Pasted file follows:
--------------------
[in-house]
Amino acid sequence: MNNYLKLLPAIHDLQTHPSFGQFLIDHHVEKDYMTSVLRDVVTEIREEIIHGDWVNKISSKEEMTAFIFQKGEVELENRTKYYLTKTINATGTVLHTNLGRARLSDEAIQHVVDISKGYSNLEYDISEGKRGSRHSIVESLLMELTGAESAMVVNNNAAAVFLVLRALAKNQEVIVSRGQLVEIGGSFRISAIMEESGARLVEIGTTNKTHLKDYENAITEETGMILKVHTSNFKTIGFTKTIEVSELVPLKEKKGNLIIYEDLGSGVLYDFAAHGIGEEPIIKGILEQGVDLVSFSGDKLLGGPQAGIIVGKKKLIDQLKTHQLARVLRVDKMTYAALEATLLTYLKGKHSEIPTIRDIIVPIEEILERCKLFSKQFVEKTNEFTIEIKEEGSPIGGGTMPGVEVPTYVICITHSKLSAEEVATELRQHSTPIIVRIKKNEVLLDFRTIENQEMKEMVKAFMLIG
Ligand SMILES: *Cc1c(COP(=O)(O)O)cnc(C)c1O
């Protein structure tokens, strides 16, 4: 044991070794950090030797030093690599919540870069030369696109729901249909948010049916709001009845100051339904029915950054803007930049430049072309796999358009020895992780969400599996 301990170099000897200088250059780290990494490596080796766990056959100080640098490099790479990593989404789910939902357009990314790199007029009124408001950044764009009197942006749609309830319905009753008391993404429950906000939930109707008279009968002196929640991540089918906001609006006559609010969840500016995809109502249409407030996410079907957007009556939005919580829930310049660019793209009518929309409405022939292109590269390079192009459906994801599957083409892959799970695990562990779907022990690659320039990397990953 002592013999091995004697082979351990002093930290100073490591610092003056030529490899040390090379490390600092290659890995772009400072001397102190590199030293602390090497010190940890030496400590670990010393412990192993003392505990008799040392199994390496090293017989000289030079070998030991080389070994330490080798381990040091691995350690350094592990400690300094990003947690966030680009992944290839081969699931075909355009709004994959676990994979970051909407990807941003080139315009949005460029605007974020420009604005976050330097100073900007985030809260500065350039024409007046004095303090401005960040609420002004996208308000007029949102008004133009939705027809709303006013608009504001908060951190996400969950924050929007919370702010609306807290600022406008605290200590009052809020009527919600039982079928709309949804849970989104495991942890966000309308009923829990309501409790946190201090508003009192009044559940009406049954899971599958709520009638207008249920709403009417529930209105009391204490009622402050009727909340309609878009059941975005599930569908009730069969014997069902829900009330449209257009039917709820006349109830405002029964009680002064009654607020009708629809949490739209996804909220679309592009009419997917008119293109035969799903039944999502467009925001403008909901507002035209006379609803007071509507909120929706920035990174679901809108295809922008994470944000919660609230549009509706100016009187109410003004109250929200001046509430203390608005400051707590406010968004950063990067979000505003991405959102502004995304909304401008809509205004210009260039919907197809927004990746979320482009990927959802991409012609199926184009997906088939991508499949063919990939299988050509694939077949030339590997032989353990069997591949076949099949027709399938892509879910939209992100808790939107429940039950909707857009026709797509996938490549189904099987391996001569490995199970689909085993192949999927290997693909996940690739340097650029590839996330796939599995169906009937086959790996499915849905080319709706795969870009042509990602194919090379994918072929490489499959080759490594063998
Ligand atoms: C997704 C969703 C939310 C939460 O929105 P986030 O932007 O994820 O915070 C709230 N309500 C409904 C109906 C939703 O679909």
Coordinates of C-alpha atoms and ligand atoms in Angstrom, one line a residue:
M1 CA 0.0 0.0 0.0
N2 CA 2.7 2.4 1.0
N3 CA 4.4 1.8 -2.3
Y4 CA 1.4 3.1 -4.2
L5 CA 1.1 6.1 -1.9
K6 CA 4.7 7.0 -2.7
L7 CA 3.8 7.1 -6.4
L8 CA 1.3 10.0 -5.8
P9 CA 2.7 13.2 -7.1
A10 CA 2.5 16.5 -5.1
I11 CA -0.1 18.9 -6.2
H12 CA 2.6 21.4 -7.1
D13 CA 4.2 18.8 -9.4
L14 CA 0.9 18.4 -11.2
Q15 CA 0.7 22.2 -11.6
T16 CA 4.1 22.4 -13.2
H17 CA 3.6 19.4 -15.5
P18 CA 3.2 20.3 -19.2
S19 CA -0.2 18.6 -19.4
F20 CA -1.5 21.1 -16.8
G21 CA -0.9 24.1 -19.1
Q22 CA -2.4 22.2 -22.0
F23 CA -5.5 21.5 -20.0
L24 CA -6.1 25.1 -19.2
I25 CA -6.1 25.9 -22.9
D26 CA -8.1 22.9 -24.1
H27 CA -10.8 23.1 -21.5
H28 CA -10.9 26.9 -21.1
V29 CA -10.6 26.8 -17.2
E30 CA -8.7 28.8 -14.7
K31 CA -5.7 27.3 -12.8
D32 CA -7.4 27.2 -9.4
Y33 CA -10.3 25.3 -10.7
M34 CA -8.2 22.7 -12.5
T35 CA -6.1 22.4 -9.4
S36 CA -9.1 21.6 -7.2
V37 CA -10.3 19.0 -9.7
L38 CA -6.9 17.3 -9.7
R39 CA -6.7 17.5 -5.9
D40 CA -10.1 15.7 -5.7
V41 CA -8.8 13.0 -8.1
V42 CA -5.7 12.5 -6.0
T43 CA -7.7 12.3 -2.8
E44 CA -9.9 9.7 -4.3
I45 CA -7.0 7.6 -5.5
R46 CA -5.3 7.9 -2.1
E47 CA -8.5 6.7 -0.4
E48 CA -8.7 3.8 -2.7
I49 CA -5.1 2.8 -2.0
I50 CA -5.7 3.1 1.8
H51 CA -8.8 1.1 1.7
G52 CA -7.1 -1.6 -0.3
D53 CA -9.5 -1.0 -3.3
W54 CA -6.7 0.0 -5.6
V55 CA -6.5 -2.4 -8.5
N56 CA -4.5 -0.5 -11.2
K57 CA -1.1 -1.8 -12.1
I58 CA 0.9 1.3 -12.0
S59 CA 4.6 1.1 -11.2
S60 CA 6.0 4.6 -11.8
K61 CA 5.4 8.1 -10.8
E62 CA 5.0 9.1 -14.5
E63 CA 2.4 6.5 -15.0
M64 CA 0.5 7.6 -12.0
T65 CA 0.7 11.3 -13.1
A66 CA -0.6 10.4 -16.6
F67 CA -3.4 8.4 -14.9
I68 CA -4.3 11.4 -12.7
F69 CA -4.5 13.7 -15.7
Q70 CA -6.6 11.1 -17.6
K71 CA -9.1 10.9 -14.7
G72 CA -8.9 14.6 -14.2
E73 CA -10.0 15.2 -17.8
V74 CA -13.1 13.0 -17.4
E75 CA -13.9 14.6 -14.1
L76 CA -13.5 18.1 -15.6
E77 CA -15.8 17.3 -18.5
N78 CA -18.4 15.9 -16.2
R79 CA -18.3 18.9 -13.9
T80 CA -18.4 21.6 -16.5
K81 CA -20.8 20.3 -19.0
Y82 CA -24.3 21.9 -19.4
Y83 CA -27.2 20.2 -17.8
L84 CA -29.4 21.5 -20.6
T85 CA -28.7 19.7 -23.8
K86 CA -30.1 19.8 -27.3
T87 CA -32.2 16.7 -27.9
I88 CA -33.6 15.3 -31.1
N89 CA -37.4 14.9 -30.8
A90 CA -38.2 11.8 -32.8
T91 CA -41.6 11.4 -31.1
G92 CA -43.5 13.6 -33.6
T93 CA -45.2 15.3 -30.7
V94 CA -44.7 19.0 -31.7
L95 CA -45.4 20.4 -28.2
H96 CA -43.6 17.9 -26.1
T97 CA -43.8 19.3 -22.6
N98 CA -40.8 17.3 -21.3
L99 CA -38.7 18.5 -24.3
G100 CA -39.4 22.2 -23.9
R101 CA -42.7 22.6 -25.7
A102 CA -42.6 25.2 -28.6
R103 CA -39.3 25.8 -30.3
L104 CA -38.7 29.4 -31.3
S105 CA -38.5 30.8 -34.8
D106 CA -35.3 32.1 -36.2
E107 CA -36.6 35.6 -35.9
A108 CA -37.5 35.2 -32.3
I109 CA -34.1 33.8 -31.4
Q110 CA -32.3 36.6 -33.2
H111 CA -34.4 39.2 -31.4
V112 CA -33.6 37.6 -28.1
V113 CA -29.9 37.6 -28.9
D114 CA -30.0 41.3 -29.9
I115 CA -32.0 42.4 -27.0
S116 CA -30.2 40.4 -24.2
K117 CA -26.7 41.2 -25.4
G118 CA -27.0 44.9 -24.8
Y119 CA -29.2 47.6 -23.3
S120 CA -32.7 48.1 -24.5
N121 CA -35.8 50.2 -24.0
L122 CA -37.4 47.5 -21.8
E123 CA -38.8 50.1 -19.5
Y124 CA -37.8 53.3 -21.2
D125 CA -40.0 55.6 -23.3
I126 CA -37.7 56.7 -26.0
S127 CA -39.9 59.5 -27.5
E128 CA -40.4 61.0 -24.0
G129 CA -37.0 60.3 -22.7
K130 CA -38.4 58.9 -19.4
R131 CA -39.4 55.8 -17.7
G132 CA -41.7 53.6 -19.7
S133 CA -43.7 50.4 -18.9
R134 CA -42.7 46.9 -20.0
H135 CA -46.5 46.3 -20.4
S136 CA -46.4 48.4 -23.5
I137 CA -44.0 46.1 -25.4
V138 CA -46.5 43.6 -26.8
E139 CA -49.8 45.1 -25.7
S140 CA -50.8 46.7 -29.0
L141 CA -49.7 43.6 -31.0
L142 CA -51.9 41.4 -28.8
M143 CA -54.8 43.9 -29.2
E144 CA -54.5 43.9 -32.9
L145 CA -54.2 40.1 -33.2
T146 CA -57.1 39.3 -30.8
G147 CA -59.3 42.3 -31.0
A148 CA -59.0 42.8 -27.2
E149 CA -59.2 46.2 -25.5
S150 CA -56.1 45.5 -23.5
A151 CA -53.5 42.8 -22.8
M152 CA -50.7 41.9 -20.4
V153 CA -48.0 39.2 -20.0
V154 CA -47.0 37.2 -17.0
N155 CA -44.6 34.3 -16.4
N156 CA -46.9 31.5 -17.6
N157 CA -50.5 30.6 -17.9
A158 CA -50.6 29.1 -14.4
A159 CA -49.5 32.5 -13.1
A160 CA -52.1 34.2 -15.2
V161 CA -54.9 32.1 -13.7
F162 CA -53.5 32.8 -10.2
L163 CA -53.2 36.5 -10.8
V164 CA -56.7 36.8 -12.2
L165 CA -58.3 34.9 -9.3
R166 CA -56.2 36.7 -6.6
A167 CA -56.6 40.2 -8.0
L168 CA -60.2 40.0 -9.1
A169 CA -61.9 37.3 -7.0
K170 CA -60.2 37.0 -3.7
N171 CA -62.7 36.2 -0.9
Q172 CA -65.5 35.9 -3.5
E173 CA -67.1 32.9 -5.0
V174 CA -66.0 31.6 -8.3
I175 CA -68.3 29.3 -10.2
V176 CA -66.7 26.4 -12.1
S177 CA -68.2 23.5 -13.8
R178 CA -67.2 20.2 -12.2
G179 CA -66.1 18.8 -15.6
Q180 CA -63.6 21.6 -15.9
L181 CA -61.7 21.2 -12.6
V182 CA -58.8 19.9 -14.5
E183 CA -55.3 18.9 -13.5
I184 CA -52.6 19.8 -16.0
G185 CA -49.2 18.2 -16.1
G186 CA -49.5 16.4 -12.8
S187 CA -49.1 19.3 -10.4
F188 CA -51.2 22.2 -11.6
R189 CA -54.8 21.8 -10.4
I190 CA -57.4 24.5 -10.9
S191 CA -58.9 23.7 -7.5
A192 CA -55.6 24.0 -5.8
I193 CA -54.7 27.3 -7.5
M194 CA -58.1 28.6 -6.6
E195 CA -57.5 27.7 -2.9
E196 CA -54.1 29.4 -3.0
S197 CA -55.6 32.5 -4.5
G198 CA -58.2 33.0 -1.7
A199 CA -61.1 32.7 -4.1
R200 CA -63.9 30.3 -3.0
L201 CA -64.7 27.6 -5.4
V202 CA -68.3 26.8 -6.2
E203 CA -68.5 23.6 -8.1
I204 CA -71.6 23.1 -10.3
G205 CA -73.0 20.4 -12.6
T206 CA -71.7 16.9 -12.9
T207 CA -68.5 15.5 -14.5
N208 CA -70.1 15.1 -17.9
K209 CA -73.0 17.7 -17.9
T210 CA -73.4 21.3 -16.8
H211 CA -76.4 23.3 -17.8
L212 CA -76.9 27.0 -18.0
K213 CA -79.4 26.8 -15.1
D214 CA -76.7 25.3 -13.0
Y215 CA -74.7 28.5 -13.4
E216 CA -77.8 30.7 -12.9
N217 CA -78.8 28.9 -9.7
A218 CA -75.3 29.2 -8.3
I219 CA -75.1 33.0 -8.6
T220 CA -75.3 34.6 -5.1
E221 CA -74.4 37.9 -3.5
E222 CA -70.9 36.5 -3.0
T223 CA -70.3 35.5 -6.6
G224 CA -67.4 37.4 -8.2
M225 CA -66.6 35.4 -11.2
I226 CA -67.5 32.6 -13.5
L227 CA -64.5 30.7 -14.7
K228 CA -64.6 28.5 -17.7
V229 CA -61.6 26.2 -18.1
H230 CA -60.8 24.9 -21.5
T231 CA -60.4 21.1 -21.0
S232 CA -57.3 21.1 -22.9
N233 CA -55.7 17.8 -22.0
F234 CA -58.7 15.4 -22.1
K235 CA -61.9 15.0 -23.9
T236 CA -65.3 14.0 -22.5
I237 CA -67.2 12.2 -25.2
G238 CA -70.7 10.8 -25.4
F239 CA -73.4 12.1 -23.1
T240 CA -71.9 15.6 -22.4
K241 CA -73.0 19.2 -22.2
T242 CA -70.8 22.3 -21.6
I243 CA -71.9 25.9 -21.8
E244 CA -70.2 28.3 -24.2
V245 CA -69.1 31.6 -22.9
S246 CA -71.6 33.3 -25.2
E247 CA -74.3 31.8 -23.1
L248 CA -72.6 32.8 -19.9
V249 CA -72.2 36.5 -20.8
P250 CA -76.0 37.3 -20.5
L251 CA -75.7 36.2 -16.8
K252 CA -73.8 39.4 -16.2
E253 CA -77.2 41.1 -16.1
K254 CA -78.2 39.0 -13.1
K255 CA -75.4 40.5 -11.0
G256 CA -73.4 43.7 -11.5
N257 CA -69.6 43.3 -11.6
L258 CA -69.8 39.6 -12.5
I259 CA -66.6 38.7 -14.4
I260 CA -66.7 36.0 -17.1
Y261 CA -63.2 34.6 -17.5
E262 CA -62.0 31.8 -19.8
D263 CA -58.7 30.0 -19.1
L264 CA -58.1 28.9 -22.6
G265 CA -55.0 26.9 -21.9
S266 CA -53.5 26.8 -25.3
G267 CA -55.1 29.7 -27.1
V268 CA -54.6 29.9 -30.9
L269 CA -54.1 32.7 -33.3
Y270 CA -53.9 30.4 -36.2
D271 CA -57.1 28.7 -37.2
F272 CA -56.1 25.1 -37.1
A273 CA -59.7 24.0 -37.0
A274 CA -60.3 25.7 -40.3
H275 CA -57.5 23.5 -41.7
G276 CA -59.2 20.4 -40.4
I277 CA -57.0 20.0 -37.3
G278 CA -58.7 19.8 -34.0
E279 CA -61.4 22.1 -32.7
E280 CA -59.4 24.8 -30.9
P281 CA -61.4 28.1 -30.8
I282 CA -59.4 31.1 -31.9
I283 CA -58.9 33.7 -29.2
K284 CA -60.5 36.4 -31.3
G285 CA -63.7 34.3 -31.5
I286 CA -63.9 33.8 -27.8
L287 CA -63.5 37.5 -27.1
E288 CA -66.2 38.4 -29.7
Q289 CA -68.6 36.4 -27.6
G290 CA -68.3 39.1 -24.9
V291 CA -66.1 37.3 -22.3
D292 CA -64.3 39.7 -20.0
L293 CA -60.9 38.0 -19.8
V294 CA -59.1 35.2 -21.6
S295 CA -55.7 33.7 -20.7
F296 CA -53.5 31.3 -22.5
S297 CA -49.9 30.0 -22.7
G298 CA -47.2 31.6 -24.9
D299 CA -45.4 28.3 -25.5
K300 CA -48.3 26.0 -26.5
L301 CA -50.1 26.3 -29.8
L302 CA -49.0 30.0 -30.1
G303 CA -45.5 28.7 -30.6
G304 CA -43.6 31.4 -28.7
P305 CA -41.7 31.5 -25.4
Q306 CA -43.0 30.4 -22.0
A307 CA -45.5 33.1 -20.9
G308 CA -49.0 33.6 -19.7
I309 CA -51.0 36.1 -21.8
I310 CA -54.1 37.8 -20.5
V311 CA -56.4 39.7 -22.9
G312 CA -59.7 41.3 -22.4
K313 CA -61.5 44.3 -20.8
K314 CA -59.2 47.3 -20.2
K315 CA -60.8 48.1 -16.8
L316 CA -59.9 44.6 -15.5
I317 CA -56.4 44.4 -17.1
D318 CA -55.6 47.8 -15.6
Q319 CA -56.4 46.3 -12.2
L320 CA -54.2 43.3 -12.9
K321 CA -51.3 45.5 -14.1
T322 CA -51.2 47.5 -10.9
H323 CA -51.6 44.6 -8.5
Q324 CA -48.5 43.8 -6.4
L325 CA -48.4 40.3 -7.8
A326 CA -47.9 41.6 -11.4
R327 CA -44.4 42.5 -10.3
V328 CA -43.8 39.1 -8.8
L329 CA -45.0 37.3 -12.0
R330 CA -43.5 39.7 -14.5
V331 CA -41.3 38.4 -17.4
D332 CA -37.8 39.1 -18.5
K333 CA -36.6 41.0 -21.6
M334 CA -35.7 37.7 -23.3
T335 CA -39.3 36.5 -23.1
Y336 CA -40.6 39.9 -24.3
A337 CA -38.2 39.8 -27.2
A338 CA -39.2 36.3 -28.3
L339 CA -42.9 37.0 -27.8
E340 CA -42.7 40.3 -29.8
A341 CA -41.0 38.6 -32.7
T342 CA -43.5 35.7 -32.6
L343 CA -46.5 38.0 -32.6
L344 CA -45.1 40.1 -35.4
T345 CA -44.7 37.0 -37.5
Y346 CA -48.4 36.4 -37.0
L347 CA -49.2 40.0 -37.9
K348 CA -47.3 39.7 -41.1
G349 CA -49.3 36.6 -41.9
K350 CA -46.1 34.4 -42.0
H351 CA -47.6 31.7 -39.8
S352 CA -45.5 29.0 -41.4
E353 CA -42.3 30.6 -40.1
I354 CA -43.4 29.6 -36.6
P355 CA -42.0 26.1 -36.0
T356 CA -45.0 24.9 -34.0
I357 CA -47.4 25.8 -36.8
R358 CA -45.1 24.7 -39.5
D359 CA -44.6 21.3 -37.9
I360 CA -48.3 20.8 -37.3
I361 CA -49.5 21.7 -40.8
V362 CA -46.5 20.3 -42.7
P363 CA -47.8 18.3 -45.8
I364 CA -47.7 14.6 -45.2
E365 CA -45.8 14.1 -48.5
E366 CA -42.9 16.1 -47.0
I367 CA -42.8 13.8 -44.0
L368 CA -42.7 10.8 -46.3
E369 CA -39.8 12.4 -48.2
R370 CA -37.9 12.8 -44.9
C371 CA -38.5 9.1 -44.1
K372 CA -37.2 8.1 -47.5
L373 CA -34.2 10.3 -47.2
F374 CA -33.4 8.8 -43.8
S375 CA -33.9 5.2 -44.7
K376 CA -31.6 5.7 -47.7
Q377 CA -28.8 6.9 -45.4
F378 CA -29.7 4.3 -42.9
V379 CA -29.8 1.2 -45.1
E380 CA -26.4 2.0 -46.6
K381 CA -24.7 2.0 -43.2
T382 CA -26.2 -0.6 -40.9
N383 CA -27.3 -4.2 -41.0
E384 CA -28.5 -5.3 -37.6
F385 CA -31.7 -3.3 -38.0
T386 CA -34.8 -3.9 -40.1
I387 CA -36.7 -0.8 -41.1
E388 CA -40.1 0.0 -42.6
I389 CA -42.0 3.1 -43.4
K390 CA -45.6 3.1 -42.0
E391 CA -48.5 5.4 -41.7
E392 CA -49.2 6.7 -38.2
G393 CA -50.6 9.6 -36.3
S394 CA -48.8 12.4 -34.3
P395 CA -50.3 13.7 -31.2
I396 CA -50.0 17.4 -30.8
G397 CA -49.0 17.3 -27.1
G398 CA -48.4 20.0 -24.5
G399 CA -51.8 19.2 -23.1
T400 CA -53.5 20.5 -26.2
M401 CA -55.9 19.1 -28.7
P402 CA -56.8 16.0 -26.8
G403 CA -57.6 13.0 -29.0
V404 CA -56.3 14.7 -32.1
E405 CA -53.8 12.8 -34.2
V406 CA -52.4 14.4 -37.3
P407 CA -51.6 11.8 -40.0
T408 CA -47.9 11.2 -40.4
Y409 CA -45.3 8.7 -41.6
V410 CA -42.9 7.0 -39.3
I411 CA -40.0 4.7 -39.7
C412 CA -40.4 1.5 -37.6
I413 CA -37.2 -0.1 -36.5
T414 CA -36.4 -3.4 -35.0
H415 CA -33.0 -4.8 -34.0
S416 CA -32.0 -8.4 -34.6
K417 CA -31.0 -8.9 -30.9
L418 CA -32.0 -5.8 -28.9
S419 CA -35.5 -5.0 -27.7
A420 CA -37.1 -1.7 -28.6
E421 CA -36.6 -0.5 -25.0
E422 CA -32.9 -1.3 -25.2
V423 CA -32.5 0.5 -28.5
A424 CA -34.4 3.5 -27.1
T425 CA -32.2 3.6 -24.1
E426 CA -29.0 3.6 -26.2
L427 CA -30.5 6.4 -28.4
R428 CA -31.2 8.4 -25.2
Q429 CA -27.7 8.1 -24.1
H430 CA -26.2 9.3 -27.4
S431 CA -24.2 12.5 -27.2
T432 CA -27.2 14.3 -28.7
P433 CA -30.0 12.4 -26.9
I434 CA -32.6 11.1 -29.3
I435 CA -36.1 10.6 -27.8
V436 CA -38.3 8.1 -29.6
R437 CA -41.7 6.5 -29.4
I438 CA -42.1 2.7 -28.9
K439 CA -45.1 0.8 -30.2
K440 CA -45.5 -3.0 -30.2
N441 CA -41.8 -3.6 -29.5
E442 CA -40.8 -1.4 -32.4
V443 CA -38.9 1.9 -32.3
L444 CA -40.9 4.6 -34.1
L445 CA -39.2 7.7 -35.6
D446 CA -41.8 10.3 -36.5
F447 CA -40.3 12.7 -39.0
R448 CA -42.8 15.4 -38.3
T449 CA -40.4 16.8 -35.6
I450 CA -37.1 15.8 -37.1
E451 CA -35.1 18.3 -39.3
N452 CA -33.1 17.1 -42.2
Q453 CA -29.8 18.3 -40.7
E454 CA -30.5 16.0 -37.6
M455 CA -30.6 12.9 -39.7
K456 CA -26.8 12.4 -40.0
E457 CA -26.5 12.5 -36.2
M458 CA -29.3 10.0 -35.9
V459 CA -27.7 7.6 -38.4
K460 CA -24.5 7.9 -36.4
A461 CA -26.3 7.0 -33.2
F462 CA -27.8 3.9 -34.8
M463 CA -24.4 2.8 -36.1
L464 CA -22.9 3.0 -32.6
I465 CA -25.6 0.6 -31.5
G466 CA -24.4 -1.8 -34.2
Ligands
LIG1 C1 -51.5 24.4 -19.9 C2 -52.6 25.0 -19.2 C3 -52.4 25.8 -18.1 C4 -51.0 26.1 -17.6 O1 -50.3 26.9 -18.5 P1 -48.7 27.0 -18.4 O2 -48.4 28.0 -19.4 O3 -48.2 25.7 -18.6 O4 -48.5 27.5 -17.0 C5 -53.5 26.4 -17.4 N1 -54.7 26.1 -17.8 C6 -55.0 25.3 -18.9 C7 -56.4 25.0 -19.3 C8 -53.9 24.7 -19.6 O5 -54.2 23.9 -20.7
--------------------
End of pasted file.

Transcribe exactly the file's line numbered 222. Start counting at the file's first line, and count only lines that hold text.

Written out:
E216 CA -77.8 30.7 -12.9